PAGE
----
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White House asked Twitter why Alex Berenson wasn’t banned from the platform, lawsuit reveals

Substack writer Alex Berenson shared internal communications from Twitter that revealed the White House inquired about why his account had not been banned, according to findings from his lawsuit with the tech giant.

Berenson announced last month that he and Twitter reached a “mutually acceptable resolution” that prompted his Twitter account to be reinstated. 

After previously hinting that the Biden administration may have played a role in his deplatforming from Twitter, Berenson published screenshots of an April 2021 exchange between Twitter employees regarding a meeting it had with White House officials. 

“They had one really tough question about why Alex Berenson hasn’t been kicked off the platform,” the Twitter employee wrote on the workplace communication platform Slack.

TWITTER REINSTATES ALEX BERENSON AFTER ‘PERMANENTLY’ SUSPENDING HIS ACCOUNT IN 2021 OVER 2021 COVID TWEETS

In another post, a Twitter employee wrote, “They really wanted to know about Alex Berenson. Andy Slavitt suggested they had seen data viz that had showed he was the epicenter of disinfo that radiated outwards to the persuadable public.”

Slavitt served as a White House COVID adviser until he left the Biden administration in June 2021. 

Berenson confirmed with Fox News Digital that he obtained the Slack communications as part of his settled lawsuit against Twitter but declined to elaborate. He did add, “I hope and expect to have more information to report soon.”

On his “Unreported Truths” on Substack, Berenson teased “other reporters” had pressured Twitter to suspend him based on documents he has seen, writing, “I will report on those in the future.”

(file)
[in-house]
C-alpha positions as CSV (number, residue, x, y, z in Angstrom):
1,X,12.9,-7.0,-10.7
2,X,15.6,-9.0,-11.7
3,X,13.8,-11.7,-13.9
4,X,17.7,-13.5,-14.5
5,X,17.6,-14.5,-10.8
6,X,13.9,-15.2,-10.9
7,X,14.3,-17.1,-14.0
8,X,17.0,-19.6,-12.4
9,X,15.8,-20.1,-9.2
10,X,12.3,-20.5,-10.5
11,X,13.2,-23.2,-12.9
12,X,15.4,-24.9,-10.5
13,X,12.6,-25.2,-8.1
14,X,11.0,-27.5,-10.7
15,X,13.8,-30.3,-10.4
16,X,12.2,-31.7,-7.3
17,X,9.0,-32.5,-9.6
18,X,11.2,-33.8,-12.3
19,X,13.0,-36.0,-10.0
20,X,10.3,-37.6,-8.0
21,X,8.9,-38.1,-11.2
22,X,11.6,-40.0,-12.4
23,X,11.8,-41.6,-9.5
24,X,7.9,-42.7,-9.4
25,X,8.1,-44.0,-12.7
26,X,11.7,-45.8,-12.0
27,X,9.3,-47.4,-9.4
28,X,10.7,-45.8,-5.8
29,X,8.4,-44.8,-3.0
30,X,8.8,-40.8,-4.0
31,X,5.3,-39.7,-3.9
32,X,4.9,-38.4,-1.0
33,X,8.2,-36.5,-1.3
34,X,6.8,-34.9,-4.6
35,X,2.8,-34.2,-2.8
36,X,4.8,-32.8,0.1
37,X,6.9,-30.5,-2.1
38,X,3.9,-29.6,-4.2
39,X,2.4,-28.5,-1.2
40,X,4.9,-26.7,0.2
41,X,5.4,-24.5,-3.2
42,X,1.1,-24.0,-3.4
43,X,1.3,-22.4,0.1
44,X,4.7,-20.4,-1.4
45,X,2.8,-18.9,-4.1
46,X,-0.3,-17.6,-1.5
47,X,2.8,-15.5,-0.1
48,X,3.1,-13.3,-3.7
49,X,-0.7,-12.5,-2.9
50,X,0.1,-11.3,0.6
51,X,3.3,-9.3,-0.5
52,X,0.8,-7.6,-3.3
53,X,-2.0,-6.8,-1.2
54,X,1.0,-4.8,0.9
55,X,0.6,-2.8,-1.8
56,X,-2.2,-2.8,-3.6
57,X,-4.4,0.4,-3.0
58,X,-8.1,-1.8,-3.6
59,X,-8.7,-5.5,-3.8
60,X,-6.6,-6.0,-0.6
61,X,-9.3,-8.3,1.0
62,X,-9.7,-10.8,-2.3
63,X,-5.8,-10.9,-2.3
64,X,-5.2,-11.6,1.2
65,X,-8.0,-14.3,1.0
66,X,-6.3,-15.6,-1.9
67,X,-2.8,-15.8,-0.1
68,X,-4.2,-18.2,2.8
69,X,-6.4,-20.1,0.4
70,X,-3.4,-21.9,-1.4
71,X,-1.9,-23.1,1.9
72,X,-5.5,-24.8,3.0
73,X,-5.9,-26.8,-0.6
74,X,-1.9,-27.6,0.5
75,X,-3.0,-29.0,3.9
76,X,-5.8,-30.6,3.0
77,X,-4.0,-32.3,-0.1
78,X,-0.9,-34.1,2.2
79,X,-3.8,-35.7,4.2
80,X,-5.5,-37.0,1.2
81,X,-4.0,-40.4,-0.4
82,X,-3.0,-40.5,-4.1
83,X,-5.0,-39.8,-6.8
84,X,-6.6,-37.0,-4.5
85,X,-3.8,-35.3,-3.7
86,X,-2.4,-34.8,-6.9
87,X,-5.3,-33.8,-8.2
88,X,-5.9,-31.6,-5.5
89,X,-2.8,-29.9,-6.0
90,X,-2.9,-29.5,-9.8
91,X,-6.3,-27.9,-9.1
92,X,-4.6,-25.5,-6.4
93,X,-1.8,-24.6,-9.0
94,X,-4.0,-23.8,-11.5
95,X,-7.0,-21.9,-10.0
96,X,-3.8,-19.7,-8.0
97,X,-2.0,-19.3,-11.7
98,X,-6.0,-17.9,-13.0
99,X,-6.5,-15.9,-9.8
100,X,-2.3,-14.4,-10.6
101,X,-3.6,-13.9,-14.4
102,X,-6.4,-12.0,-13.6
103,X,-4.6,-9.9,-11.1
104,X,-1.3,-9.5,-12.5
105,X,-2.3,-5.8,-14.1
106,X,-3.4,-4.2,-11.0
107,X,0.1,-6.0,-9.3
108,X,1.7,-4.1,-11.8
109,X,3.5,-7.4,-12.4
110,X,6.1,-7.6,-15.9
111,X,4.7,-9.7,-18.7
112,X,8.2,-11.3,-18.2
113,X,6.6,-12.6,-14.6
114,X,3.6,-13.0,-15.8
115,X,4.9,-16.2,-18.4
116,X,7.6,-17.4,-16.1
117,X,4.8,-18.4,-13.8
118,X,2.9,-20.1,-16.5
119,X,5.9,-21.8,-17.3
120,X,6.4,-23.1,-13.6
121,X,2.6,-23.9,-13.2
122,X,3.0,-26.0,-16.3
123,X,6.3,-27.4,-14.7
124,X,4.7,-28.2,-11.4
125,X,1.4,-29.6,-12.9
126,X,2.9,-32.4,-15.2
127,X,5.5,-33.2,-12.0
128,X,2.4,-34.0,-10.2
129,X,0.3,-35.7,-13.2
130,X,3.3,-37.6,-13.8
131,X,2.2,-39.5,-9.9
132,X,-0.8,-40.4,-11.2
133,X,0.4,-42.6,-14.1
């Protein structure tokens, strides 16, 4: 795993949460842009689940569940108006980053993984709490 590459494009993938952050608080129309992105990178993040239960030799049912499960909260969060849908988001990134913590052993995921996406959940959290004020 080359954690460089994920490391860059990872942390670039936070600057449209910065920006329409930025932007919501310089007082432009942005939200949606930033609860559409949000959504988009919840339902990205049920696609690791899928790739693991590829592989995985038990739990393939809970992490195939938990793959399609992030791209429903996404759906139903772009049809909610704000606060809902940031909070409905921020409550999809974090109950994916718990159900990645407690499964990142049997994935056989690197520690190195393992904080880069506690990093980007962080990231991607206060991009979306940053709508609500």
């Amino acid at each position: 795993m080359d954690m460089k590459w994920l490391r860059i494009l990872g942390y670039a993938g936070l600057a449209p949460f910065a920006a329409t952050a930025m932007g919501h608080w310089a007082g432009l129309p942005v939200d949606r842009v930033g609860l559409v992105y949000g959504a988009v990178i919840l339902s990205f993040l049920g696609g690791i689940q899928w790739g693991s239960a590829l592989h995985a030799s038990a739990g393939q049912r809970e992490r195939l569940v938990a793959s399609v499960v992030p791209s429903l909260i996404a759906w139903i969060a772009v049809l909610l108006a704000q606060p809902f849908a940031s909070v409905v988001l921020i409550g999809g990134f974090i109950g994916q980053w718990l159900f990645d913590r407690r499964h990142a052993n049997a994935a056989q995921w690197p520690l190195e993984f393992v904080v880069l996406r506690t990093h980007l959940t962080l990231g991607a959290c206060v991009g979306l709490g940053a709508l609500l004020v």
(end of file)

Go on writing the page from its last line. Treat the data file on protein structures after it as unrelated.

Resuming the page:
Neither the White House nor Twitter immediately responded to Fox News’ requests for comment. 

As Berenson noted, President Biden accused Facebook of “killing people” in July 2021 for allowing so-called coronavirus “misinformation” to be shared on its platform. and that “A few hours after Biden’s comment, Twitter suspended my account for the first time.”

One month later, Twitter placed Berenson on a permanent suspension. 

The August 2021 tweet that benched the former New York Times journalist from Twitter was regarding how the virus was still transmissible even after vaccination, suggesting that calling it a “vaccine” wasn’t actually accurate. 

“It doesn’t stop infection. Or transmission. Don’t think of it as a vaccine,” Berenson told his Twitter followers at the time. “Think of it – at best – as a therapeutic with a limited window of efficacy and terrible side effect profile that must be dosed IN ADVANCE OF ILLNESS. And we want to mandate it? Insanity.”

As part of its settlement with Berenson, Twitter acknowledged his tweets “should not have led to his suspension at that time.”

“I’m pleased to be back on Twitter, as it is a vital forum for journalism and free speech,” Berenson told Fox News last month. “I plan to use the service as I always have, to publish accurate and truthful information on topics of public interest. And occasionally to rant about the Mets and Nets.”

Berenson, author of “Pandemia” and the “Unreported Truths” series about the response to COVID, had long been an outspoken skeptic of the effectiveness of the coronavirus vaccine

His reinstatement onto Twitter caught the attention of Tesla CEO Elon Musk, who is currently in a legal battle against Twitter after attempting to withdraw from his buyout deal with the tech giant.

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Musk’s aspirations for Twitter to uphold free speech principles have been criticized by the left and members of the media, who have expressed support for silencing claims they believe are “misinformation” about COVID and the election they oppose and want to ban various forms of hate from the platform. 

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